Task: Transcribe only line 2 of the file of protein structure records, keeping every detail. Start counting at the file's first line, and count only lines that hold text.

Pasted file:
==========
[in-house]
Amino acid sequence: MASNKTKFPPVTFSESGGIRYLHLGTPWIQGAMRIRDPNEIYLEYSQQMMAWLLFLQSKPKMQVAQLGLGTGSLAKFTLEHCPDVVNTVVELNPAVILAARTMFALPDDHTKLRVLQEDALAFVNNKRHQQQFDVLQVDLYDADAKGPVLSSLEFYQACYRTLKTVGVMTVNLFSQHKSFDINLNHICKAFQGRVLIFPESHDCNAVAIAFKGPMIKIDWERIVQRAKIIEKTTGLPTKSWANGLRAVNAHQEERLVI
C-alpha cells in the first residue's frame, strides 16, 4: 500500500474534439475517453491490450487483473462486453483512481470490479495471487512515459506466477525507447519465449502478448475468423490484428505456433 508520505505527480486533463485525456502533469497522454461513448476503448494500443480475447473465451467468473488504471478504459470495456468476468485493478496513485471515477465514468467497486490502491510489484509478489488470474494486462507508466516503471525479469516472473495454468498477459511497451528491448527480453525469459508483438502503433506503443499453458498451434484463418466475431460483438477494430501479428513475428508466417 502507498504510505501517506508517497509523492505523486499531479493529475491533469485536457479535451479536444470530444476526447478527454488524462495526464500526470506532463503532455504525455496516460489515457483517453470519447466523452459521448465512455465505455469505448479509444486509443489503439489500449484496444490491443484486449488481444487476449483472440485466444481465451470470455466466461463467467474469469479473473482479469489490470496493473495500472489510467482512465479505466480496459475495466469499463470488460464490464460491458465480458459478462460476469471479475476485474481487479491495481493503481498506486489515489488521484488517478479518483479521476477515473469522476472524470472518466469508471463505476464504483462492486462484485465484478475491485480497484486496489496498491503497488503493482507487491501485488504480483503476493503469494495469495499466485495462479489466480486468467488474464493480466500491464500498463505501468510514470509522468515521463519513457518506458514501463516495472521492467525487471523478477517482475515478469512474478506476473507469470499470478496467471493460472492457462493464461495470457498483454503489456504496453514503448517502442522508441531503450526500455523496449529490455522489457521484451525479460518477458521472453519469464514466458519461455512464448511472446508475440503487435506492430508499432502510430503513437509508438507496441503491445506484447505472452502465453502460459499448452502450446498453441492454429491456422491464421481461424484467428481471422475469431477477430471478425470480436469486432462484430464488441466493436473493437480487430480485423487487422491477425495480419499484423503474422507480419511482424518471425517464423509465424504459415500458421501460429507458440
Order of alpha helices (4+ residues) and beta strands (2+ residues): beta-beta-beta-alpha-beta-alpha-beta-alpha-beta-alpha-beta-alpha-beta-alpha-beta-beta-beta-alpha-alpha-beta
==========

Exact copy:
Amino acid sequence: MASNKTKFPPVTFSESGGIRYLHLGTPWIQGAMRIRDPNEIYLEYSQQMMAWLLFLQSKPKMQVAQLGLGTGSLAKFTLEHCPDVVNTVVELNPAVILAARTMFALPDDHTKLRVLQEDALAFVNNKRHQQQFDVLQVDLYDADAKGPVLSSLEFYQACYRTLKTVGVMTVNLFSQHKSFDINLNHICKAFQGRVLIFPESHDCNAVAIAFKGPMIKIDWERIVQRAKIIEKTTGLPTKSWANGLRAVNAHQEERLVI